Is my (or any other) 1994 SVT Cobra an “investment”? NO, not IMO…. Sure I could get decent $ for it and sure it’s appreciating in value, but when I purchased it, there was absolutely no intention of it being a collector car, any type of “investment”, nor did I even know it’s SVT # until a few years after owning it. I had previously owned a 1996 Cobra too, so to me the “SVT Certificate” wasn’t a big deal, so I never cared to know what SVT # my 94 was after having owned the 96 (which was build # 3,xxx out of the 10k built for 1996). Only after finding out my 94 Cobra was SVT # 0013 did I start researching and looking for 1994 SVT Build #’s 0001-0012, or 0014-0020…. That in itself is a whole other chapter, which is well documented on other forums… and to date, I can say no one has come forward with any 94 Cobra Coupe with a lower SVT #, lower VIN or any information on the other builds prior to mine.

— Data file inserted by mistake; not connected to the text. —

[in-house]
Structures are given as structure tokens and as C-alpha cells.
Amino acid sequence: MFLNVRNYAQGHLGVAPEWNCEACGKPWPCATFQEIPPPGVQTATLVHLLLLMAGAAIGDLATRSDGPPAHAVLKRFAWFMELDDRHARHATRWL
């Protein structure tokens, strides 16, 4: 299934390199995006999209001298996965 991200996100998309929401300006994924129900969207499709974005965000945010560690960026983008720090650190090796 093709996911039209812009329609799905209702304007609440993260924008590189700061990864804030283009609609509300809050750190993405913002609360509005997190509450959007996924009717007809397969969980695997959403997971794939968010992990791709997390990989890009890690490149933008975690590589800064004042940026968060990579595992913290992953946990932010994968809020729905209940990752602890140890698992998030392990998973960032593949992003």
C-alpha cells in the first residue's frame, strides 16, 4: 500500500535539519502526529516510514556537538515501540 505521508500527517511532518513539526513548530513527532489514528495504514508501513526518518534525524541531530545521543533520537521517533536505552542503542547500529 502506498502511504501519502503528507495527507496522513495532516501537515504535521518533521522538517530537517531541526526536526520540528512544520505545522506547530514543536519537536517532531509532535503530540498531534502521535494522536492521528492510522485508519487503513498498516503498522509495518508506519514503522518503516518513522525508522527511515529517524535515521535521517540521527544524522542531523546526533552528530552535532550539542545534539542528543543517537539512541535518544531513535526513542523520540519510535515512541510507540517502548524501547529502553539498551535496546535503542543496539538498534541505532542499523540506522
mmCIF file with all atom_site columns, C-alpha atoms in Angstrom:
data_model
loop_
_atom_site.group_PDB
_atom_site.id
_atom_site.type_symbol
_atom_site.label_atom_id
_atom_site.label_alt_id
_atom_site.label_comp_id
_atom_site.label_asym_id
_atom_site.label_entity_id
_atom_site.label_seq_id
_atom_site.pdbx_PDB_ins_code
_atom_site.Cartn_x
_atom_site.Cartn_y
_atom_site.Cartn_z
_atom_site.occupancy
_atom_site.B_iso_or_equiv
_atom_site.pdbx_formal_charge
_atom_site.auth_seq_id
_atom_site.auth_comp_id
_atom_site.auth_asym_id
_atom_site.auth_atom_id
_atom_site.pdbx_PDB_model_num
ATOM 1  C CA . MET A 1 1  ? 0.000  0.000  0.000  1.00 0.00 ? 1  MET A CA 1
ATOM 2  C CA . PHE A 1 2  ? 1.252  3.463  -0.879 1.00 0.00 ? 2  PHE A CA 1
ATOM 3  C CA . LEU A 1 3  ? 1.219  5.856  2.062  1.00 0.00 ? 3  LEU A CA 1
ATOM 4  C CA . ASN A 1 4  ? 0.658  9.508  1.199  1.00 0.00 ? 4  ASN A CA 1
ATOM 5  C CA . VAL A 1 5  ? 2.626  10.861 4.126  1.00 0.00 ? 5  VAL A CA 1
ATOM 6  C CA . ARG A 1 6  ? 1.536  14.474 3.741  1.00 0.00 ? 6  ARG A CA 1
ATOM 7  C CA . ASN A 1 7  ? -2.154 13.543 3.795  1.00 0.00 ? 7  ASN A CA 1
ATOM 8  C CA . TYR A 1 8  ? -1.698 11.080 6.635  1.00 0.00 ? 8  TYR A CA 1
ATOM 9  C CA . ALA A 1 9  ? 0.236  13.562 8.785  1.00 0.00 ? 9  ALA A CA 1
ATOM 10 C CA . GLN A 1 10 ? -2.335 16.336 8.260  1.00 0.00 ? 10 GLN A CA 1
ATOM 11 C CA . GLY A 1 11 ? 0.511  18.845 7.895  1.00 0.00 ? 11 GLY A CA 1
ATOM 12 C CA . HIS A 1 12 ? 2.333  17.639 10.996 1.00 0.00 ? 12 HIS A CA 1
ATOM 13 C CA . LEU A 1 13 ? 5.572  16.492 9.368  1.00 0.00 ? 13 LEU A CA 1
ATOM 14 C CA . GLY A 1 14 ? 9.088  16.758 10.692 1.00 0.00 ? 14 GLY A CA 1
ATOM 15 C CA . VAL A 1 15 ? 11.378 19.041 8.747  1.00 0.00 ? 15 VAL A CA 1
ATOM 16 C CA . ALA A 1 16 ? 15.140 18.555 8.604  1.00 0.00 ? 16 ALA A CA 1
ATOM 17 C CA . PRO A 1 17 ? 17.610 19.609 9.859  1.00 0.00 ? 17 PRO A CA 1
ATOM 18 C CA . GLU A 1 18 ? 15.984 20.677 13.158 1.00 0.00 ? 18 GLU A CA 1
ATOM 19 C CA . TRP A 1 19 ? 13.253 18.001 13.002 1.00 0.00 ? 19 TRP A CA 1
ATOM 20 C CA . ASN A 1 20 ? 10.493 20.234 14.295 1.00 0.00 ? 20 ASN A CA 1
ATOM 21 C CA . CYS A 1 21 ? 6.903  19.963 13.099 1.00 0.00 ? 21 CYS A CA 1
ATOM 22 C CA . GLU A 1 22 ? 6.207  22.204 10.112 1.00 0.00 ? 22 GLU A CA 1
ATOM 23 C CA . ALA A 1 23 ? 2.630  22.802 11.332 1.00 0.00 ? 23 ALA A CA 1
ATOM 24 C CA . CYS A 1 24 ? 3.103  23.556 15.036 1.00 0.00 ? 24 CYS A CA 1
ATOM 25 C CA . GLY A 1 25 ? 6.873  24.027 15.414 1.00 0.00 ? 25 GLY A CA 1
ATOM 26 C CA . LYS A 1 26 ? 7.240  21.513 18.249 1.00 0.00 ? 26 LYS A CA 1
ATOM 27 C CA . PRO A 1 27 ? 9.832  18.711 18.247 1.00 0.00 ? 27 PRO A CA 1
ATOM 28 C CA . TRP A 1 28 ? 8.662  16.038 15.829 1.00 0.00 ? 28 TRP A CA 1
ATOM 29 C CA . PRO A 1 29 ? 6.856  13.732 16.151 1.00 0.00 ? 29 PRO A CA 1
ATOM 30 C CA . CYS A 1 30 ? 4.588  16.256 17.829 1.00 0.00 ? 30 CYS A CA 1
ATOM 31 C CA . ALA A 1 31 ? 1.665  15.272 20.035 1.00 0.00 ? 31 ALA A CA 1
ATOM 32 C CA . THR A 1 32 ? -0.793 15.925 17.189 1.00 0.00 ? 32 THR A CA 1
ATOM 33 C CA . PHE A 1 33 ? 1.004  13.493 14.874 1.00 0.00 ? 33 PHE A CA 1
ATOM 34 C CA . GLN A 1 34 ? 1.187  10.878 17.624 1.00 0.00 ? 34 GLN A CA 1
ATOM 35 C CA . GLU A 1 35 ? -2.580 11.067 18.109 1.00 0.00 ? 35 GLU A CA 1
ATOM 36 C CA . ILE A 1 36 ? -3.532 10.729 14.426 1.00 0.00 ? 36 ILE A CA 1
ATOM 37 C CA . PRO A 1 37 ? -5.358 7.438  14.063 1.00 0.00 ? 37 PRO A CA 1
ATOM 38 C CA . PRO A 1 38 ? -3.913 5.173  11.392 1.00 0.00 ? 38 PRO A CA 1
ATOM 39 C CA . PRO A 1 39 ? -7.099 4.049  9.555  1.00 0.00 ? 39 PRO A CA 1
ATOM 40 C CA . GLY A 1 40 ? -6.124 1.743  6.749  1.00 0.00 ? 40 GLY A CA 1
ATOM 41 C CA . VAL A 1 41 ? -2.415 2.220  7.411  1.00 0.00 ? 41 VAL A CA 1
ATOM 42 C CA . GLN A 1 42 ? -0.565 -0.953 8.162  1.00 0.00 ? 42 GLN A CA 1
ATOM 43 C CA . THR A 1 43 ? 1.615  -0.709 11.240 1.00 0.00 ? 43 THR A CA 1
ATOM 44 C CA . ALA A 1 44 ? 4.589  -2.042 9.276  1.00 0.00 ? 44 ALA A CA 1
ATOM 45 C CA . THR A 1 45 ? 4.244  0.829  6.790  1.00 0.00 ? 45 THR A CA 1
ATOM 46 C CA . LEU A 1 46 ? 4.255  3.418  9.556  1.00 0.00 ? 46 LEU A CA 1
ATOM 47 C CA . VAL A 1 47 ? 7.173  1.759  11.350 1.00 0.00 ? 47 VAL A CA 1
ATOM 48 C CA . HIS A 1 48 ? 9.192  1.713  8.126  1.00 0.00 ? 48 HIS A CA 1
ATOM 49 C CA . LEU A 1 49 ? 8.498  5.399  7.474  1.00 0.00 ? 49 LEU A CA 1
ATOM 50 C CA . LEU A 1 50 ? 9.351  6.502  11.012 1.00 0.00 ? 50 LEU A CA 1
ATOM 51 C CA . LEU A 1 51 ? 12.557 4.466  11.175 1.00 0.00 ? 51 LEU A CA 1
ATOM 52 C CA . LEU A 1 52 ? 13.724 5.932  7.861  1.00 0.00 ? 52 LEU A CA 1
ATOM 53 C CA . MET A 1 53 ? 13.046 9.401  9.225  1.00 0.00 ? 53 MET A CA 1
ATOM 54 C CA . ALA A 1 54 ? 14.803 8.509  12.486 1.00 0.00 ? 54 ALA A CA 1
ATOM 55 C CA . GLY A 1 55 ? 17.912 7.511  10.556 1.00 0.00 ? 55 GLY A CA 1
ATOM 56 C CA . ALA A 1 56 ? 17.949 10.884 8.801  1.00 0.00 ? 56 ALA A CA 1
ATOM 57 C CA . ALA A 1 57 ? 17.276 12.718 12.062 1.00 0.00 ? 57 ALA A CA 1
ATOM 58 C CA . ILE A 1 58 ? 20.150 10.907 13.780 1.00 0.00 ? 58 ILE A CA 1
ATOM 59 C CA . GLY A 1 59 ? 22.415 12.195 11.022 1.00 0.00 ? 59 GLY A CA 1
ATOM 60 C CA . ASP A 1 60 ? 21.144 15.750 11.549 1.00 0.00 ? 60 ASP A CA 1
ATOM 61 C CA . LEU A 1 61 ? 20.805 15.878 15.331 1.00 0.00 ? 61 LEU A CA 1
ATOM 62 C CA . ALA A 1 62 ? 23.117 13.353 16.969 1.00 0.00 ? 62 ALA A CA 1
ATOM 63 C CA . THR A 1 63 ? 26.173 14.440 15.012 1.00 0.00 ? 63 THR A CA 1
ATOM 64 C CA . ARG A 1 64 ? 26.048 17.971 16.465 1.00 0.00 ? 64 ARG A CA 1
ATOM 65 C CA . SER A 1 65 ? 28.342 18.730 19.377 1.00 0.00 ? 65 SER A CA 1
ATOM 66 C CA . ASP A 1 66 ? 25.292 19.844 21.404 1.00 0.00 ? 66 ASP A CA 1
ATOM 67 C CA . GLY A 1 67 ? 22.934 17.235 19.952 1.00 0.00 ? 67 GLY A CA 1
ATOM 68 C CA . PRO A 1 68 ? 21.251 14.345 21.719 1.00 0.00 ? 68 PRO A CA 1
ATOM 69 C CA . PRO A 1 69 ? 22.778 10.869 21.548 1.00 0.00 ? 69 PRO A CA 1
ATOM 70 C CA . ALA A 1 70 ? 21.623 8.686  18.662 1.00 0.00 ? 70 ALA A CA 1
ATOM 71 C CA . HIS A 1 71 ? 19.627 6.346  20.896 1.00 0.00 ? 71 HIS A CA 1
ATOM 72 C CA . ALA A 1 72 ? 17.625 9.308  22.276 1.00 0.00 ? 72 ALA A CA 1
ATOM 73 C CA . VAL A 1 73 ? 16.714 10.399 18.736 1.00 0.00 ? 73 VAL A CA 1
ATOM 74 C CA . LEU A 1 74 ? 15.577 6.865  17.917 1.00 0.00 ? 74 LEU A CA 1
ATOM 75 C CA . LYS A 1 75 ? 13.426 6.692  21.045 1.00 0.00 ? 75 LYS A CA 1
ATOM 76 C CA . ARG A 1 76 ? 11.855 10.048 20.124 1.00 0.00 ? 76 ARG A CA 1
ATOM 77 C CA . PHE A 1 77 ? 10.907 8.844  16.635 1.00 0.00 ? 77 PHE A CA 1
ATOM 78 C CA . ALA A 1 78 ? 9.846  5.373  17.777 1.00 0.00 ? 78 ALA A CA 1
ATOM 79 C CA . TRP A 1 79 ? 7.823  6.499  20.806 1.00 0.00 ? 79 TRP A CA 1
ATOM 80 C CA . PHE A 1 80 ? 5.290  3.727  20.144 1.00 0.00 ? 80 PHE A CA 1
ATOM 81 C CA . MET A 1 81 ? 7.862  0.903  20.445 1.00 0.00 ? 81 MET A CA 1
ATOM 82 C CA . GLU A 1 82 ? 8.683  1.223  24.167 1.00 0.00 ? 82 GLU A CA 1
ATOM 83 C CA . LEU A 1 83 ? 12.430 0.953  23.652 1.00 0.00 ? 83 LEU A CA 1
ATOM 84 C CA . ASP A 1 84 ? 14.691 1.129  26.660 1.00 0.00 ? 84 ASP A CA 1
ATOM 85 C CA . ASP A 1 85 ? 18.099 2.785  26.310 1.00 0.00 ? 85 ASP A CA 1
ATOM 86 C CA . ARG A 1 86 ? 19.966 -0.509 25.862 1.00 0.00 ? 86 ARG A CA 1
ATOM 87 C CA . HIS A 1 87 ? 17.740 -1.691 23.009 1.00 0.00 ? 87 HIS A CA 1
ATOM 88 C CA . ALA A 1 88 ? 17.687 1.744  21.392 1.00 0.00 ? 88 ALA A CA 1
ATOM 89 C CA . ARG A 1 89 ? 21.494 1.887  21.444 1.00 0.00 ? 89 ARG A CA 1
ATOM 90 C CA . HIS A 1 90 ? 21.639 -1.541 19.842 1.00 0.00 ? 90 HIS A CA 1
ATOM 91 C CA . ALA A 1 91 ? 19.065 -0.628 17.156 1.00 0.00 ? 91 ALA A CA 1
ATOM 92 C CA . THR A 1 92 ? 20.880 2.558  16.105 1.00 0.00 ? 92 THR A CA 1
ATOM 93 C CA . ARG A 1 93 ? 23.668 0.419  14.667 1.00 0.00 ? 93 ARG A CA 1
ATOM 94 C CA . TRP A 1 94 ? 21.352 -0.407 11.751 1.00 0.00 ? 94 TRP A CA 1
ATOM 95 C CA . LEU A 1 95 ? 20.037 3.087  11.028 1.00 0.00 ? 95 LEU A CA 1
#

So the above is long winded, but as you can see, collectibility means something different to all. For me, my 94 is a unique Mustang, it has its part in Mustang history so to speak, but it’s no different than the SVT Cobras before it, or any after it… they were all “cookie cut” off the same production line with the same performance features - and same is true with the S197 Shelby’s and forward on to the S550’s….